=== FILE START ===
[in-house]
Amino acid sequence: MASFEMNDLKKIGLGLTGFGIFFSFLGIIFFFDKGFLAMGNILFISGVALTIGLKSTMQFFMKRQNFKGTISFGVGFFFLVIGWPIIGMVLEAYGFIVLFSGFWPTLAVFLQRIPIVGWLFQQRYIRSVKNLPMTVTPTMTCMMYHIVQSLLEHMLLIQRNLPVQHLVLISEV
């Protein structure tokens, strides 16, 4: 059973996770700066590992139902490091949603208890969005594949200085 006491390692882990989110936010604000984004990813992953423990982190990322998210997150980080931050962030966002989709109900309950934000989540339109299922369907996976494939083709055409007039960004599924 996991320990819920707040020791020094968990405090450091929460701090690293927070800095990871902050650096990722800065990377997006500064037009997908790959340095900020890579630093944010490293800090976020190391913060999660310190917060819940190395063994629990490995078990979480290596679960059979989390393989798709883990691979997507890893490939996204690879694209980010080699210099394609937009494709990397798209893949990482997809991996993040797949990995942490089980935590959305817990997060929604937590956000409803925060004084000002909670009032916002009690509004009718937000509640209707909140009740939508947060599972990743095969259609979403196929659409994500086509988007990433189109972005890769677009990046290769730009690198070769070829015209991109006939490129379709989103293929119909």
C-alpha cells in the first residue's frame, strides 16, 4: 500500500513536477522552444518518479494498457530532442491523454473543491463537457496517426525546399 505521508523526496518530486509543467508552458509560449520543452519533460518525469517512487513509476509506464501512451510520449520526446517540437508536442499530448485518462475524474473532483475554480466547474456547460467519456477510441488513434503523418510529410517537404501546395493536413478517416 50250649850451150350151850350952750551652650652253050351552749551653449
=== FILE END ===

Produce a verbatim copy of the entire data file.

[in-house]
Amino acid sequence: MASFEMNDLKKIGLGLTGFGIFFSFLGIIFFFDKGFLAMGNILFISGVALTIGLKSTMQFFMKRQNFKGTISFGVGFFFLVIGWPIIGMVLEAYGFIVLFSGFWPTLAVFLQRIPIVGWLFQQRYIRSVKNLPMTVTPTMTCMMYHIVQSLLEHMLLIQRNLPVQHLVLISEV
């Protein structure tokens, strides 16, 4: 059973996770700066590992139902490091949603208890969005594949200085 006491390692882990989110936010604000984004990813992953423990982190990322998210997150980080931050962030966002989709109900309950934000989540339109299922369907996976494939083709055409007039960004599924 996991320990819920707040020791020094968990405090450091929460701090690293927070800095990871902050650096990722800065990377997006500064037009997908790959340095900020890579630093944010490293800090976020190391913060999660310190917060819940190395063994629990490995078990979480290596679960059979989390393989798709883990691979997507890893490939996204690879694209980010080699210099394609937009494709990397798209893949990482997809991996993040797949990995942490089980935590959305817990997060929604937590956000409803925060004084000002909670009032916002009690509004009718937000509640209707909140009740939508947060599972990743095969259609979403196929659409994500086509988007990433189109972005890769677009990046290769730009690198070769070829015209991109006939490129379709989103293929119909």
C-alpha cells in the first residue's frame, strides 16, 4: 500500500513536477522552444518518479494498457530532442491523454473543491463537457496517426525546399 505521508523526496518530486509543467508552458509560449520543452519533460518525469517512487513509476509506464501512451510520449520526446517540437508536442499530448485518462475524474473532483475554480466547474456547460467519456477510441488513434503523418510529410517537404501546395493536413478517416 50250649850451150350151850350952750551652650652253050351552749551653449